(11/30 of the drabble challenge. This one is probably really confusing because it features my half-baked worldbuilding in action. Read at your own risk.)
“No.” Rory set his mug down with a firm clunk on the table.
“We could do it,” Iris said.
“Fuck no,” Rory repeated, unmoved. “Contrary to popular opinion, I do not actually have a death wish.”
“How else are we going to get across the strait?” Iris demanded, throwing up her hands. “By boat? Unless you’re planning on hijacking a lobster trawler, how do you plan on getting him,” she jerked a thumb at the Tin Man, “past port authority? He’s not exactly easy to hide.” The automaton was currently rattling around the tiny kitchen, apparently not listening to their conversation as he prepared dinner and hummed cheerfully.
Rory stared thoughtfully into his mug. “I like lobster,” he said.
Iris slapped the nearest bit of him she could reach, which was his elbow. “Seriously. The security on the railroad is a lot more lax.”
“I am not riding Delirium East,” Rory said firmly. “Riding the rails is dangerous enough without doing it thousands of feet in the air.”
“It’s perfectly safe,” Iris said.
“Yeah, maybe if you’re a paying customer and you have a seat with a harness that’s been triple-checked by the conductor,” Rory replied. “I don’t fancy rattling around in a train car until we reach land again.”
“I don’t intend to send us into a death trap,” Iris said. She rubbed the pendant around her neck, which flared bright blue. “We have got a little bit of clout on our side, you know.”
Rory stared skeptically at the pendant as it cooled to its usual dark hue. “Six hours to cross the strait. You think you can protect us for six hours?”
Iris pondered the wood grain in the table. “Yes. I can.” She did not tell him how she planned to do it. She had an inkling, and she wasn’t sure whether it would work, but she knew that Rory would be even less thrilled if he knew she was considering avenues outside of vessel magic.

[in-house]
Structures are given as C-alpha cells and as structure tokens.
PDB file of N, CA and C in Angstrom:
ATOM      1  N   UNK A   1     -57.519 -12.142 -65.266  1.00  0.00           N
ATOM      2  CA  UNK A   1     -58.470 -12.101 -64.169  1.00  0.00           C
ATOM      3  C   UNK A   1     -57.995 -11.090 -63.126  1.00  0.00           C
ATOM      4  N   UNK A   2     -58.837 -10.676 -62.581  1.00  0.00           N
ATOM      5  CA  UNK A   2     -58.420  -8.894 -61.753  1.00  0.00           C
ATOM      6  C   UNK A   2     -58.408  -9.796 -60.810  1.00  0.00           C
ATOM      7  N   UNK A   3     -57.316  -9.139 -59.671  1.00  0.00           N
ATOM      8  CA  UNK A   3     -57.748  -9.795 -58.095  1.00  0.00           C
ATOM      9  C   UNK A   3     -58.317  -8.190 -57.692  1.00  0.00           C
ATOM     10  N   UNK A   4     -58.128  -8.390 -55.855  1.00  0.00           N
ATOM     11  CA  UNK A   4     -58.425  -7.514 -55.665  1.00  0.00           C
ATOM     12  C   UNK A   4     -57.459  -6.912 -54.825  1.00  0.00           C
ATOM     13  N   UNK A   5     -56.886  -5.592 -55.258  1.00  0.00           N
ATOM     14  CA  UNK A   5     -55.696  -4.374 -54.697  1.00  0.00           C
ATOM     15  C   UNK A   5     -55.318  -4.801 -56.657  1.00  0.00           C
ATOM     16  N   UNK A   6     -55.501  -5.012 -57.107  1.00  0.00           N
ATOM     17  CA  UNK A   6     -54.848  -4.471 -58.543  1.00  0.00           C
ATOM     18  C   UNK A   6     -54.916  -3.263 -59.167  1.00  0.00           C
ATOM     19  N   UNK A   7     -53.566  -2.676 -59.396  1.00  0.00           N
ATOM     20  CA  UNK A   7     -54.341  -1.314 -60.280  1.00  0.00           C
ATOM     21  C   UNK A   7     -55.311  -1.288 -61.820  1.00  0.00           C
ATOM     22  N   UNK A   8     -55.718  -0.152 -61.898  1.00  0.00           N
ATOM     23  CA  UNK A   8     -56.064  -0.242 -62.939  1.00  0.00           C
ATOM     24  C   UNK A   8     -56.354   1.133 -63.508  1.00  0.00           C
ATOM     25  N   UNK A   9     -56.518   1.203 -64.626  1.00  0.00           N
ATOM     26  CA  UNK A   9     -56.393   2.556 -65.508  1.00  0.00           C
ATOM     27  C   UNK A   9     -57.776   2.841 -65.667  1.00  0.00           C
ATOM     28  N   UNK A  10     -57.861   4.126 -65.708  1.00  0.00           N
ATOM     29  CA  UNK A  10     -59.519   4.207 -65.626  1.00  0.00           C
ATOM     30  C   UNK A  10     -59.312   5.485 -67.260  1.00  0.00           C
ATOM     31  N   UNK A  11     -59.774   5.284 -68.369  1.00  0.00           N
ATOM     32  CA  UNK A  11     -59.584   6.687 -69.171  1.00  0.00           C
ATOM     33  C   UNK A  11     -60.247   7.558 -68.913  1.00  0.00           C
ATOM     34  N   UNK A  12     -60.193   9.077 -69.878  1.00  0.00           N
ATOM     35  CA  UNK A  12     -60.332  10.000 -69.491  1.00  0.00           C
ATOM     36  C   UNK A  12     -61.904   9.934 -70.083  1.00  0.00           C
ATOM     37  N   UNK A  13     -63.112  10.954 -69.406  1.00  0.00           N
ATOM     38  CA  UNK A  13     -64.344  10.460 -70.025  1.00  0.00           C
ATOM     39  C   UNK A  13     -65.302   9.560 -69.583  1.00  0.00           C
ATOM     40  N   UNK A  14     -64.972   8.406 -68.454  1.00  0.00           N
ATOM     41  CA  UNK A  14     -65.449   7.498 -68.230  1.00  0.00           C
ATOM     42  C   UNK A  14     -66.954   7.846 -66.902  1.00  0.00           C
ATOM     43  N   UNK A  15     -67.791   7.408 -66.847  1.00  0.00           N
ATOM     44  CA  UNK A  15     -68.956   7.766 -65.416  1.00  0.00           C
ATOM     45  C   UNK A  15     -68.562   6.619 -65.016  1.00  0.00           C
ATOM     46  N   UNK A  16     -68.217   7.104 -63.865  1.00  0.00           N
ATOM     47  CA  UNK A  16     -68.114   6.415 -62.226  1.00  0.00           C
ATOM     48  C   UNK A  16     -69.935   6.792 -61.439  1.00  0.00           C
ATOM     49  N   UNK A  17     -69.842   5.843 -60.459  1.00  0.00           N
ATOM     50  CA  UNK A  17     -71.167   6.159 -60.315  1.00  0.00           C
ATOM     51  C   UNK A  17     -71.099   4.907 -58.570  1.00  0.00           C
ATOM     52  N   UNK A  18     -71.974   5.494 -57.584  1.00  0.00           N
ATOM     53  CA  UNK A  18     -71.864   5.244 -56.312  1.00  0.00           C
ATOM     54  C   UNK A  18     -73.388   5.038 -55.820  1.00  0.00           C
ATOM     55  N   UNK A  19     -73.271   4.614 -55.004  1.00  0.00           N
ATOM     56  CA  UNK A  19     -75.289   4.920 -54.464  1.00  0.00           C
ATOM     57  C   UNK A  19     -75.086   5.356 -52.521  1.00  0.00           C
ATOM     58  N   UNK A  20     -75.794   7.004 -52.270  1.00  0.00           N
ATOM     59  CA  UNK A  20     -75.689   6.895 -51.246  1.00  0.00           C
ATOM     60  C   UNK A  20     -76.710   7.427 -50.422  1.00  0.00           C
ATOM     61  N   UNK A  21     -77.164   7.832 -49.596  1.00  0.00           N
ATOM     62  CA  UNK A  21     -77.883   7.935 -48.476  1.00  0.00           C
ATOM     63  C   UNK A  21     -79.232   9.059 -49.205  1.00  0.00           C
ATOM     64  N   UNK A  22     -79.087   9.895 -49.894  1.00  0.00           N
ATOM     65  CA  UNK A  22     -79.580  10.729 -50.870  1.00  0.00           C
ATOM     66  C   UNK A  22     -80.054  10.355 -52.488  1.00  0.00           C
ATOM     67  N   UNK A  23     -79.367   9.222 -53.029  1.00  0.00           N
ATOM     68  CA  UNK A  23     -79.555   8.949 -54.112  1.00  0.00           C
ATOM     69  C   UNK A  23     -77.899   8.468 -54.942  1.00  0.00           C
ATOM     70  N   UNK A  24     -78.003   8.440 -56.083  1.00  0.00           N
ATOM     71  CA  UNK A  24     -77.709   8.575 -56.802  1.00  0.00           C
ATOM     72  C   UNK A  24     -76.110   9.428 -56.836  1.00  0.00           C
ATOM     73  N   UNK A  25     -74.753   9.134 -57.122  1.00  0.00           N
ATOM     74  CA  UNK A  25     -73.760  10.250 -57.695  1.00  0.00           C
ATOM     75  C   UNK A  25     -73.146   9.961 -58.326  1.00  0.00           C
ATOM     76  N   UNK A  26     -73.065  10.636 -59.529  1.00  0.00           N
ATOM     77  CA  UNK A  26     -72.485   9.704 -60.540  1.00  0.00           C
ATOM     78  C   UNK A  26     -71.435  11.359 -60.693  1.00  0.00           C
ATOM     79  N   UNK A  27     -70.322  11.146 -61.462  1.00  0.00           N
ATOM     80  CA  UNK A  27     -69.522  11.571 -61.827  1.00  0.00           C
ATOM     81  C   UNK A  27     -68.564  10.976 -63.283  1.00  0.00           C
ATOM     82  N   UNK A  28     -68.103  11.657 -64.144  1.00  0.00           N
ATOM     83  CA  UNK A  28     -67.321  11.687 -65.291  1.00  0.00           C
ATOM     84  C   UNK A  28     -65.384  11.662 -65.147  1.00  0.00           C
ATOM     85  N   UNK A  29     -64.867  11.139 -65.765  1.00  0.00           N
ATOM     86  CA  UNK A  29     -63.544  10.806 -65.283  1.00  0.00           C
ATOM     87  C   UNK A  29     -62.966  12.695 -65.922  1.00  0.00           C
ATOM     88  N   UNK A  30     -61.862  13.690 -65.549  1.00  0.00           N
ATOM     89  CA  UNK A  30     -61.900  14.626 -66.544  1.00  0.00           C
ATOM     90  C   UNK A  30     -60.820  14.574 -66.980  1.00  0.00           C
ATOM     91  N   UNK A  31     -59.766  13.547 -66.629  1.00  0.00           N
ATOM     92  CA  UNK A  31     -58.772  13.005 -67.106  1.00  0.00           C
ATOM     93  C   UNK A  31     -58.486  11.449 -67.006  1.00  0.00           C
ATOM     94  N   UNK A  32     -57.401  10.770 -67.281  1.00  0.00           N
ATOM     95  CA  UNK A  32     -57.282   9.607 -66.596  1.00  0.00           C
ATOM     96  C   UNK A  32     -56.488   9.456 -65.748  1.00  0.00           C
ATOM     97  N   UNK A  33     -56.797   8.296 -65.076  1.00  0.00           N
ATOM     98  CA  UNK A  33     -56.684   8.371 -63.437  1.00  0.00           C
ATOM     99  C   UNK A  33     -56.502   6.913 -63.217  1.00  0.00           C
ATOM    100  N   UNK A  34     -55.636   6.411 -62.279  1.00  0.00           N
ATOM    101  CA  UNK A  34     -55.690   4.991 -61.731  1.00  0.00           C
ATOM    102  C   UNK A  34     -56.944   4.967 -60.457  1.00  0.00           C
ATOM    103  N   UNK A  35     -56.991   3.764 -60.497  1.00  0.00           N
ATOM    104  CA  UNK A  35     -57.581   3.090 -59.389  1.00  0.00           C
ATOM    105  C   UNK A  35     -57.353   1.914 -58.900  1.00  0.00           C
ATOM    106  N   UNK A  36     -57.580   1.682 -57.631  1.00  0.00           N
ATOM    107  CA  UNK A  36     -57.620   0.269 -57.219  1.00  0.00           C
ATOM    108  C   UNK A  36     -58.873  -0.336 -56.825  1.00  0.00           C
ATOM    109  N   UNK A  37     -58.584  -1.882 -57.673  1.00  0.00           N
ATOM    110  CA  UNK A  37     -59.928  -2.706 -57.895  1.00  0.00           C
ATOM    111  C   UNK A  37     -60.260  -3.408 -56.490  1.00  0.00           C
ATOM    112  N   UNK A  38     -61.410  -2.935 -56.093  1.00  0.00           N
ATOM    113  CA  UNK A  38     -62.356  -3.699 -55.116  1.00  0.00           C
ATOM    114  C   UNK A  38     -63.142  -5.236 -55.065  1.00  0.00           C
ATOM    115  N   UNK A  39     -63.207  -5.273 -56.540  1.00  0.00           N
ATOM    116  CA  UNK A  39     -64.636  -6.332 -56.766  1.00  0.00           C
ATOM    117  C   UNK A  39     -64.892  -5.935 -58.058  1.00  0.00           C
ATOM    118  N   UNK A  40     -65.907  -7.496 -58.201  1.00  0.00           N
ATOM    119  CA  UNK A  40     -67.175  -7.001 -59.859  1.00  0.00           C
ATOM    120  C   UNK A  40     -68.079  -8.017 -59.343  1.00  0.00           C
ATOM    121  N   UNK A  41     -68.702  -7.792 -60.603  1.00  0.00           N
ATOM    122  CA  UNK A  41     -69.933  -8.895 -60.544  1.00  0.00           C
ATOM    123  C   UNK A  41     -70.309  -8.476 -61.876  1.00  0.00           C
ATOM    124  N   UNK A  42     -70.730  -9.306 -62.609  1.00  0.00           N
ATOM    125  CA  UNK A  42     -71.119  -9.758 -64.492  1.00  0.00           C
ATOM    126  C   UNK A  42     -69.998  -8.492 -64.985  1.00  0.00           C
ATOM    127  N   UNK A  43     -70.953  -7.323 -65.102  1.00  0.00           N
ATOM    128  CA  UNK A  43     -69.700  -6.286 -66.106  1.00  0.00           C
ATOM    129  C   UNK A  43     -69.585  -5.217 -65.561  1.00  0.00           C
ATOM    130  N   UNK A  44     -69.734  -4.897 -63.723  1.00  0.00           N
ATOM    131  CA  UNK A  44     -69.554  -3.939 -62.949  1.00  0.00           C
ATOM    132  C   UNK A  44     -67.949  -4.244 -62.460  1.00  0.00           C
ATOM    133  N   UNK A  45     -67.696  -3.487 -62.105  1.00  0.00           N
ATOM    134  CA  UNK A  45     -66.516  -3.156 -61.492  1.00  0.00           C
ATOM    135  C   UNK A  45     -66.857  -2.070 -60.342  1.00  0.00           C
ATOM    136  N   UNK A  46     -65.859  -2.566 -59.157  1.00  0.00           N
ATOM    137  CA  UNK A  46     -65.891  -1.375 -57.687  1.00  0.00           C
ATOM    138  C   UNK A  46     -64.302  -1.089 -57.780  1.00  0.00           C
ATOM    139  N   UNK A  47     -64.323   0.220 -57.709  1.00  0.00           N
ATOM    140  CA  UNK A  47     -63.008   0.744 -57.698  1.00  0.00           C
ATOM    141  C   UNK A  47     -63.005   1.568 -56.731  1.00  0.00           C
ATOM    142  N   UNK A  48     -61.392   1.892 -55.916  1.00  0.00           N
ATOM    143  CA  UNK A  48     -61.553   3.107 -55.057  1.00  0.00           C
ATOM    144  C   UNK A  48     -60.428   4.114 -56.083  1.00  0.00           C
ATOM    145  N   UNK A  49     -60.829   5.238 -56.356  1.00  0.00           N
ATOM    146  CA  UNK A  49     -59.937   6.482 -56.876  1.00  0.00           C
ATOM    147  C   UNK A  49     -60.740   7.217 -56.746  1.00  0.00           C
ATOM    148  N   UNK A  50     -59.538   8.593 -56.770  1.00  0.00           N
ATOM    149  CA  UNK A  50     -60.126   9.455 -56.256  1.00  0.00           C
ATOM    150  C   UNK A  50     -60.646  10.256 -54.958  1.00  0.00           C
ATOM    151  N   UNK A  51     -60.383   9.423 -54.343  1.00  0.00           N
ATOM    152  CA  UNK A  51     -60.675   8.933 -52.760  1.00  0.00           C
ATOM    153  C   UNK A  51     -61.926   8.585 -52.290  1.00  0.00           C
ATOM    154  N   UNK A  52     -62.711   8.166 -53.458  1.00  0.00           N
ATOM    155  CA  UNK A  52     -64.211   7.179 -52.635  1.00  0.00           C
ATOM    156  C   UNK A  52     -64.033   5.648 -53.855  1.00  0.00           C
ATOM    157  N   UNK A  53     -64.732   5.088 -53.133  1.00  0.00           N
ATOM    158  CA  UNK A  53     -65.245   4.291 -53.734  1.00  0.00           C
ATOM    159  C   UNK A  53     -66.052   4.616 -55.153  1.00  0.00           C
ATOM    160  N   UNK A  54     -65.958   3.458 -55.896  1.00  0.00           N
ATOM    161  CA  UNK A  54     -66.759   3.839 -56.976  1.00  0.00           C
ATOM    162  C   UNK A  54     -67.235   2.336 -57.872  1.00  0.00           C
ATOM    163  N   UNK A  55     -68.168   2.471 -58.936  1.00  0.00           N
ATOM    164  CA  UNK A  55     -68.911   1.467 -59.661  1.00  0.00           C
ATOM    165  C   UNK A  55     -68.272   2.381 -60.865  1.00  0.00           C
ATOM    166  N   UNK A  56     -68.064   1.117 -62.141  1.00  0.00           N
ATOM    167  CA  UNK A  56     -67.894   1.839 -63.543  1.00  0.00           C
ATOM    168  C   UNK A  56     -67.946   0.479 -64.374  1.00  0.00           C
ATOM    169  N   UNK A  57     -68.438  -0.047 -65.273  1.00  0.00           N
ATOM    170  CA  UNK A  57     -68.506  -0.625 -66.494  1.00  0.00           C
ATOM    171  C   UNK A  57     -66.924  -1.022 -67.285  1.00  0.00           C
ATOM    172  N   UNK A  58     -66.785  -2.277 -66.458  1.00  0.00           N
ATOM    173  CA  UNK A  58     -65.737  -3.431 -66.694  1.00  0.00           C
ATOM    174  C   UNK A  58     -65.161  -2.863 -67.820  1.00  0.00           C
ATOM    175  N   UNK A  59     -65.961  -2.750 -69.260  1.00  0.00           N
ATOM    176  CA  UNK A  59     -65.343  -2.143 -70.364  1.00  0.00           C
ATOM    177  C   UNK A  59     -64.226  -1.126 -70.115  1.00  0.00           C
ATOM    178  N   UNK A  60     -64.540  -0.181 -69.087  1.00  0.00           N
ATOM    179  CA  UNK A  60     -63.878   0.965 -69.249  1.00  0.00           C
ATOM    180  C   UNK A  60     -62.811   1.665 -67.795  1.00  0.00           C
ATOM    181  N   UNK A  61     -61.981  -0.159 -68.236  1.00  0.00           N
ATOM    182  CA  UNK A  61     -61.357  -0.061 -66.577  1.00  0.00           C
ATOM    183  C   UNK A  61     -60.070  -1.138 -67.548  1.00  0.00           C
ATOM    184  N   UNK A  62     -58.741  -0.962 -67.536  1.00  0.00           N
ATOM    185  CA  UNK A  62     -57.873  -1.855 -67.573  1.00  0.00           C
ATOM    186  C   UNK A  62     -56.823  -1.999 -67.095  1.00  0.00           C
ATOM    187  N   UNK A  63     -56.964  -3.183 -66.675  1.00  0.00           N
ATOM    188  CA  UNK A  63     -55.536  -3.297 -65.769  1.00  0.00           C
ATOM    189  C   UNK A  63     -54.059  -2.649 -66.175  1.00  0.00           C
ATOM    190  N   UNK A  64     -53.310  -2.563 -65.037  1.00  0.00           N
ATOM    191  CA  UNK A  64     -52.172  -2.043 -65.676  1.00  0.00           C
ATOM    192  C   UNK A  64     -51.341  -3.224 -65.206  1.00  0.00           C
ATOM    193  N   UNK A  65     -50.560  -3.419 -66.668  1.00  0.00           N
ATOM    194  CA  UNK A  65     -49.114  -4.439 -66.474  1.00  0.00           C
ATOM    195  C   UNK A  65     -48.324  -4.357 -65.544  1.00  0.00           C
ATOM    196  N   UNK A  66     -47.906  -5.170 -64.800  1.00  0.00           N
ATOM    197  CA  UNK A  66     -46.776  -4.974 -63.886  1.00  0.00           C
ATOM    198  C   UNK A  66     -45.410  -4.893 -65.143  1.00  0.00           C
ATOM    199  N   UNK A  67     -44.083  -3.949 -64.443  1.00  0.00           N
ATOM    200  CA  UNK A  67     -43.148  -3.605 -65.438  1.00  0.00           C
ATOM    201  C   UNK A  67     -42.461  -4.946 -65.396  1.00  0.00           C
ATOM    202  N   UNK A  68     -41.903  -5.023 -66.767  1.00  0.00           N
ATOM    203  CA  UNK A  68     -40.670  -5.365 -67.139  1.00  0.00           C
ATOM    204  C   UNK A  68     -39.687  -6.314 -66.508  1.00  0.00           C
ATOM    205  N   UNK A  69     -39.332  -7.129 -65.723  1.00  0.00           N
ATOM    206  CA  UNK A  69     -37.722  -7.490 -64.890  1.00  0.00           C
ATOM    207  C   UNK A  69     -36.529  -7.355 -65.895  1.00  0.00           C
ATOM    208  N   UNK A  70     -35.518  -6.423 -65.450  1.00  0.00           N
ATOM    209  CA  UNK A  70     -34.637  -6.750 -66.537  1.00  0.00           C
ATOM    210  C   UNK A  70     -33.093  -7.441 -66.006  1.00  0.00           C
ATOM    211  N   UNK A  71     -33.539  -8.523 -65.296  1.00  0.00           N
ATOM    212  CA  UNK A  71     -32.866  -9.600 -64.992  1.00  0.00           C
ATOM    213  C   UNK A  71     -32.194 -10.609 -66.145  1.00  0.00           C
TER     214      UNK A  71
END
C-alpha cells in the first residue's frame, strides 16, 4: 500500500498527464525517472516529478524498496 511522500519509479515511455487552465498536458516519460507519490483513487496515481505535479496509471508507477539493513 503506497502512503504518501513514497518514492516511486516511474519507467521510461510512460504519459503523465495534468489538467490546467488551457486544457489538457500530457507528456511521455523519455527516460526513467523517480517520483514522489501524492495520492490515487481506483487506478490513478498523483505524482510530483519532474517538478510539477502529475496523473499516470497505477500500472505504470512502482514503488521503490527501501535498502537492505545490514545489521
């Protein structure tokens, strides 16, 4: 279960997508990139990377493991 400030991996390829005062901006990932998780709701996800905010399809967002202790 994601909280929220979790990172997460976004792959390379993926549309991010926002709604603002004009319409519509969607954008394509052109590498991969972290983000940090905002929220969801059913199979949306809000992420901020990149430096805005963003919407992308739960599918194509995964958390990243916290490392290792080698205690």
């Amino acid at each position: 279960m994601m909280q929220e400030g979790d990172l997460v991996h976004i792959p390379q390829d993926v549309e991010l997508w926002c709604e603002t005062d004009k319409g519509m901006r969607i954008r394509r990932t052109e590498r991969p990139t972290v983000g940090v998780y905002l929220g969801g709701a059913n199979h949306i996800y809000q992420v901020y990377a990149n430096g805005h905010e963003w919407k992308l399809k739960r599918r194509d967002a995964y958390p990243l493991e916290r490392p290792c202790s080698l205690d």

“The pancakes are done!” The Tin Man whirled around, two plates in his hands.
“Don’t you know how to make anything else?” Rory asked owlishly, but he started eating without waiting for a response.
“Haven’t managed to retrieve any other recipes from my database,” the Tin Man said, shrugging.
“We’re going to have to prepare,” Iris said, slicing up her own pancakes. “We’ll need to figure out the train schedule so we can hop one that’s going across the strait before it gets to the city. I don’t really feel like jumping one as it’s taking off into the stratosphere.”
“Make sure to avoid the stop at Latavath Peak,” the Tin Man said. “There’s a government outpost there and they watch the trains for high-profile criminals. They have snipers stationed out in the woods.” He sounded completely casual, as if this were common knowledge.
Rory and Iris stared at him. “How the hell do you know that?” Rory asked through a mouthful of pancake.
The Tin Man paused, looking a bit puzzled. The red light flashed across his chest monitor, and Iris knew he was scanning for the information’s source. “Don’t know,” he said finally.
Rory was unnerved. “I don’t know how you do that, but it’s creepy as hell,” he said.
The Tin Man shrunk down in his tiny wooden chair, still managing to take up twice the space of an average person. “Sorry,” he said, and if he weren’t made of cogs and wheels, Iris would have said he looked embarrassed. She stared at him, and not for the first time, felt that something was terribly off.
She turned back to her plate, and forked up several pieces of pancake. “So we’ll jump at Dead Drift instead of Latavath,” she said, deciding the matter wasn’t worth pursuing now. “It’s safer there, anyway. The tracks are better maintained because it’s closer to the city.”
“Huh.” Rory raised his eyebrows. “Safety. What a novel concept.”